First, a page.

by UnHerd Staff
Friday, 14
January 2022
Seen Elsewhere

What Jeffrey Epstein meant to Prince Andrew

Was he a friend or another source of money?
by UnHerd Staff
You would look this worried if you were him. (Photo by Dan Kitwood/Getty Images)

Yesterday Prince Andrew’s military titles and royal patronages were returned to the Queen, and he will stop using the style His Royal Highness in an official capacity. Citizen Andrew, who retains the title of Prince, is now preparing to fight a sexual assault civil lawsuit brought by Virginia Giuffre.

Giuffre, introduced to the Prince in 2001 when she was 17, alleges that Andrew had unwanted sex with her on three occasions. First on the night they met in London, then at millionaire financier Jeffrey Epstein’s Manhattan townhouse and on Epstein’s private island in Little St. John.

Andrew has denied ever meeting or having sex with Giuffre.

Speculation about Andrew’s friendship with Epstein usually boils down to two factors: women and money. Jeffrey Epstein’s world was full of both. According to Vicky Ward, who has covered Epstein for decades, it was the financier’s riches that caught Andrew in his web. On her Substack she reports:

… the prince himself wanted to make money and saw Epstein… as possible tickets to a successful career, according to my sources. “He viewed himself as someone slightly apart from the royal family, someone a bit bolder, someone who was a dealmaker,” says a close friend of Prince Andrew’s… In the early 2000s, Prince Andrew also reportedly told people I’ve spoken to that he was excited to hang out with Donald Trump and Epstein. He appeared to believe that he was now moving in circles of high finance, which is where he said he wanted to be.
- Vicky Ward

Andrew never lived as grandly as his old titles suggested. His money troubles were legion, and he often had to ask friends to help him out. There was a $30,000 gold and diamond necklace given to his daughter Beatrice in 2009 by a convicted Libyan gun smuggler and a $2 million bank loan reportedly paid off by businessman David Rowland, among other controversial financial dealings.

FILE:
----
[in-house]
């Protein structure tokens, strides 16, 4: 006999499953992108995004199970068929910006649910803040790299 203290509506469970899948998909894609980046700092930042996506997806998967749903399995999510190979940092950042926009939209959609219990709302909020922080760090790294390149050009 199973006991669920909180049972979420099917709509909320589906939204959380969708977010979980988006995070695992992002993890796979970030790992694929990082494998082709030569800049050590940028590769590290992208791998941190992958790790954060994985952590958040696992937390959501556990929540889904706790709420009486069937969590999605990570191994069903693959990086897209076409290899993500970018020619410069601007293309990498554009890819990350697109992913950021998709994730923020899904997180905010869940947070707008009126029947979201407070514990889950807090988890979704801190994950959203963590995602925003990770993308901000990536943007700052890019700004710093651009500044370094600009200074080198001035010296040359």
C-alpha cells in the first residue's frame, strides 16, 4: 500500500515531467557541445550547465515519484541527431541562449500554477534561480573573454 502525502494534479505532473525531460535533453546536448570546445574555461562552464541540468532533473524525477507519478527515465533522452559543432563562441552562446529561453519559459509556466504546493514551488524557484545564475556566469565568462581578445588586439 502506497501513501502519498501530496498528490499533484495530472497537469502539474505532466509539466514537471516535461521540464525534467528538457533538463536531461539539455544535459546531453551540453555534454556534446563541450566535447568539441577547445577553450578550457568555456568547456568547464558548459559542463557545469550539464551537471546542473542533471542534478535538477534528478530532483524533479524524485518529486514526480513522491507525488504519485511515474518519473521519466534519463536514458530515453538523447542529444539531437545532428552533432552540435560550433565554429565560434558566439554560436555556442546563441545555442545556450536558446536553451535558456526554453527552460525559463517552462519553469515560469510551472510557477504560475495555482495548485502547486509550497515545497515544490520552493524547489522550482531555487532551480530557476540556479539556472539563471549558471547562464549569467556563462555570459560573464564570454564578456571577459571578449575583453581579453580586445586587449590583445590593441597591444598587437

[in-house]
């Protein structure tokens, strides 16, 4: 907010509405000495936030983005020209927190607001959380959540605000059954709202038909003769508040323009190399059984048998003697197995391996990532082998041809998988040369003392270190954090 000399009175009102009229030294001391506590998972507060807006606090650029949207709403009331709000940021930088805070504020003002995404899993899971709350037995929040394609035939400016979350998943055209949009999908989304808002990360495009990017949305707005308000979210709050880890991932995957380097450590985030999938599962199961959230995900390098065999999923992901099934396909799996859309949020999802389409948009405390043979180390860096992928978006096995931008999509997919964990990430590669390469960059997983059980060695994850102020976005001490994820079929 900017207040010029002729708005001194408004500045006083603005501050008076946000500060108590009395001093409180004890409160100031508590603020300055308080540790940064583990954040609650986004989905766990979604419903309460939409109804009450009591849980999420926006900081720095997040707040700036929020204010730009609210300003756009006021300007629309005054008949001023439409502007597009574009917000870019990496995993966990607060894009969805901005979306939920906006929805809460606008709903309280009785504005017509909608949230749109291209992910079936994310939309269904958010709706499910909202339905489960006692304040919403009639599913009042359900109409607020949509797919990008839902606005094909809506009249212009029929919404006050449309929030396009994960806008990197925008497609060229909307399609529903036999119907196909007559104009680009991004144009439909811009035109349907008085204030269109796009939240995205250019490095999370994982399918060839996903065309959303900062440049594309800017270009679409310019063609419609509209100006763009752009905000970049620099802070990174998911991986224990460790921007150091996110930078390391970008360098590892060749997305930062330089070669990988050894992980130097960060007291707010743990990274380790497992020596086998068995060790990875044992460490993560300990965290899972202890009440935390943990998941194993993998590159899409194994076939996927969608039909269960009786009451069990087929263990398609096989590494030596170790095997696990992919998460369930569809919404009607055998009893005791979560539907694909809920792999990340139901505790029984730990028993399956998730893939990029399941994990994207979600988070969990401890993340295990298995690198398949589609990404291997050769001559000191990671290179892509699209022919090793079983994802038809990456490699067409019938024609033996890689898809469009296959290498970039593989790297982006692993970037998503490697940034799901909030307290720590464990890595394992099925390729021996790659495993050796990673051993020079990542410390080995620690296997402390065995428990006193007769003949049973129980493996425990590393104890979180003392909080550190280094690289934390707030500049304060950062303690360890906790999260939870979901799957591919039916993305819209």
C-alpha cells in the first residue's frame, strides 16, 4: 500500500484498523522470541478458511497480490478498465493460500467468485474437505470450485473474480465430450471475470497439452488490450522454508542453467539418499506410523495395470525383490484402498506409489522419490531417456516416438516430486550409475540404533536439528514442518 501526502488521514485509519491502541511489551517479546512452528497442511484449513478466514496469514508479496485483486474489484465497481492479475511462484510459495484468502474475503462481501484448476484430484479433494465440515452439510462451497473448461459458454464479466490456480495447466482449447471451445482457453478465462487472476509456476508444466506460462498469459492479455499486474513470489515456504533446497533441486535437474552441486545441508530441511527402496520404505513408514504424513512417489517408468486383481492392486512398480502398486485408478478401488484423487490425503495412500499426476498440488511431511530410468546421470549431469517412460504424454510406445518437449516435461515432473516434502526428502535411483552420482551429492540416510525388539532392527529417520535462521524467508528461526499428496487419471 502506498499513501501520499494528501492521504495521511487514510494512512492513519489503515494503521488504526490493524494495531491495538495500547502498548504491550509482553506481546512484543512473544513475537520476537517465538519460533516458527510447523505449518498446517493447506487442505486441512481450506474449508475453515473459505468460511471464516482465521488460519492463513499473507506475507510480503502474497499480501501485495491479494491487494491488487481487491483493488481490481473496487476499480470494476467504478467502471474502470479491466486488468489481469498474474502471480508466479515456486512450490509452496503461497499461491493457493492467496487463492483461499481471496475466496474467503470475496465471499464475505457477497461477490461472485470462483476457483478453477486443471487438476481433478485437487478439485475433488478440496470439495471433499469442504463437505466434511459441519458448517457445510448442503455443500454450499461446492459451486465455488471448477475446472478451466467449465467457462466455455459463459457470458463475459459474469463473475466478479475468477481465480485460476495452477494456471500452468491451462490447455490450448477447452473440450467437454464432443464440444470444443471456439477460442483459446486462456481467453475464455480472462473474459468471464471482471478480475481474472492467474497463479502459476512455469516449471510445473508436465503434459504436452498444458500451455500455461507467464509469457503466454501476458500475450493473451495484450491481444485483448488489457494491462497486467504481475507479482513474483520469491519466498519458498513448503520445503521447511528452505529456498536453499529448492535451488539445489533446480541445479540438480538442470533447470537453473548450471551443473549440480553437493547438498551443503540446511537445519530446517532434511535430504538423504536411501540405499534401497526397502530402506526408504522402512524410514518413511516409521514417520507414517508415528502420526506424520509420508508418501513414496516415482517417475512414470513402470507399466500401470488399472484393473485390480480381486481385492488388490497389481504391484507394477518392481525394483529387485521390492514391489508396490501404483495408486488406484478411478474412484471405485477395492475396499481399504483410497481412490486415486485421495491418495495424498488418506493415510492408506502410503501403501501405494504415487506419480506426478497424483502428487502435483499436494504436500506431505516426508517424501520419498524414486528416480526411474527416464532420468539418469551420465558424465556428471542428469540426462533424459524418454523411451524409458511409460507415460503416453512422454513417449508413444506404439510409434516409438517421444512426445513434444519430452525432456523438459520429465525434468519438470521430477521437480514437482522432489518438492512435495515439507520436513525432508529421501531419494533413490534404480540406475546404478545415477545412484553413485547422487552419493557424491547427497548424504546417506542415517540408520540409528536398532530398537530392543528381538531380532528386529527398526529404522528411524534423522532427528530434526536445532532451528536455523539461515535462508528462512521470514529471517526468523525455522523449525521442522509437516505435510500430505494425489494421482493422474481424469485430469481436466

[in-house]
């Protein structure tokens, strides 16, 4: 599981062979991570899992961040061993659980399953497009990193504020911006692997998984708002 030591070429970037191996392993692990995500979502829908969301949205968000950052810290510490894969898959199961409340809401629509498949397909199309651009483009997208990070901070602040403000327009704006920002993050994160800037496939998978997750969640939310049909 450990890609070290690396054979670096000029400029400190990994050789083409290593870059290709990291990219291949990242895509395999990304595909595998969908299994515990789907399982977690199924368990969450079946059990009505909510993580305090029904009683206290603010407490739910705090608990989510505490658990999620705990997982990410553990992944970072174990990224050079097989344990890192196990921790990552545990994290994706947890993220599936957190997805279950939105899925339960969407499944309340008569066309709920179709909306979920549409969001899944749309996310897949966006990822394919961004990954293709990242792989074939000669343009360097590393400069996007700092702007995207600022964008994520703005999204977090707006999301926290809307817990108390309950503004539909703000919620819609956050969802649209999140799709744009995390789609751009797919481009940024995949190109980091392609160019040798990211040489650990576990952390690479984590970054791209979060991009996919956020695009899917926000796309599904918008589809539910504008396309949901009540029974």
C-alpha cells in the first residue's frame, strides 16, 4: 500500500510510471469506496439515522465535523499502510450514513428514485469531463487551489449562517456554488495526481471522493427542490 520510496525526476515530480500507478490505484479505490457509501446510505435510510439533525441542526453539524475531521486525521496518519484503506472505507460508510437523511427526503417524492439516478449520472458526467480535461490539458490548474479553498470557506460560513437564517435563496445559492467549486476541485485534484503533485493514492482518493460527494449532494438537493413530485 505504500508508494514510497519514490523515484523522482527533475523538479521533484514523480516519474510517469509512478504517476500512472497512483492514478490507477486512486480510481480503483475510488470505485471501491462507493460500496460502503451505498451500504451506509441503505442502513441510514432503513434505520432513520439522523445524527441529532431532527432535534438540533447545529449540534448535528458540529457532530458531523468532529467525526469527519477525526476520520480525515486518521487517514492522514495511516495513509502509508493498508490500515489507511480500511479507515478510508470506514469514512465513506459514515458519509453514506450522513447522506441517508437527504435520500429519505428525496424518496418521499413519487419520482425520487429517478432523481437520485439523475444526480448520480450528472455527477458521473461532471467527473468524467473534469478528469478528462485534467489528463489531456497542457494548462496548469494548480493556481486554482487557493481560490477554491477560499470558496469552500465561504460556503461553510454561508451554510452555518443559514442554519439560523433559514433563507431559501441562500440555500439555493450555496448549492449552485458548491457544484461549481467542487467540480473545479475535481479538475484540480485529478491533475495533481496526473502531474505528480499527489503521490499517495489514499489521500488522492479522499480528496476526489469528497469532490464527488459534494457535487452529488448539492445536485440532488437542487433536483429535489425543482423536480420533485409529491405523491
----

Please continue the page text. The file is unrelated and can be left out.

One deal involved Jeffrey Epstein. In December 2010 Sarah Ferguson — who lived with Andrew at the time — was given £15,000 by Epstein to pay off her debts, just 18 months after he was released from jail for soliciting prostitution from underage girls. Later, the Duchess said her judgement was “clouded” by her desperation to get out of her debts. She told the Evening Standard: “I personally, on behalf of myself, deeply regret that Jeffrey Epstein became involved in any way with me.”

But the Andrew-Epstein relationship also worked both ways. Epstein’s former business partner, Steve Hoffenberg, told Vanity Fair, that Prince Andrew was the financier’s “Super Bowl Trophy” and a “business convoy for money”.

Ward reports multiple sources giving a similar impression:

During the course of my reporting, I learned that while Epstein was alive, he told people all sorts of astonishing things about how “useful” the prince was him to financially; at one point, someone told me “he [Epstein] manages the Queen’s money.” None these things have ever been substantiated, however—and I know all too well how big a liar Epstein was.
- Vicky Ward

Whatever the full nature of his dealings with Epstein, Andrew will remain in lengthy and difficult legal proceedings for the foreseeable future.

Join the discussion

  • This is the crux of my question: How can her lawyers go after his assets if those assets are not in the US? Surely he can travel the rest of the world with impunity.
    Think of the Ginger Moron as a gift. But if you don’t want him then send him back (though Ms Malarkey is your problem).

  • Methinks that you are wasting too much precious brain power on this man. The monarchy may or may not survive, but Andrew will not affect the decision.

  • I still don’t understand why you are upset about the UK having a monarchy. Surely it is our business and doesn’t really affect you. We tend to look at our Queen and your Presidents and thank our lucky stars. I would even accept Charles in preference to any American President who has held office during my (long) lifetime.

  • To get involved in the discussion and stay up to date, become a registered user.

    It's simple, quick and free.

    Sign me up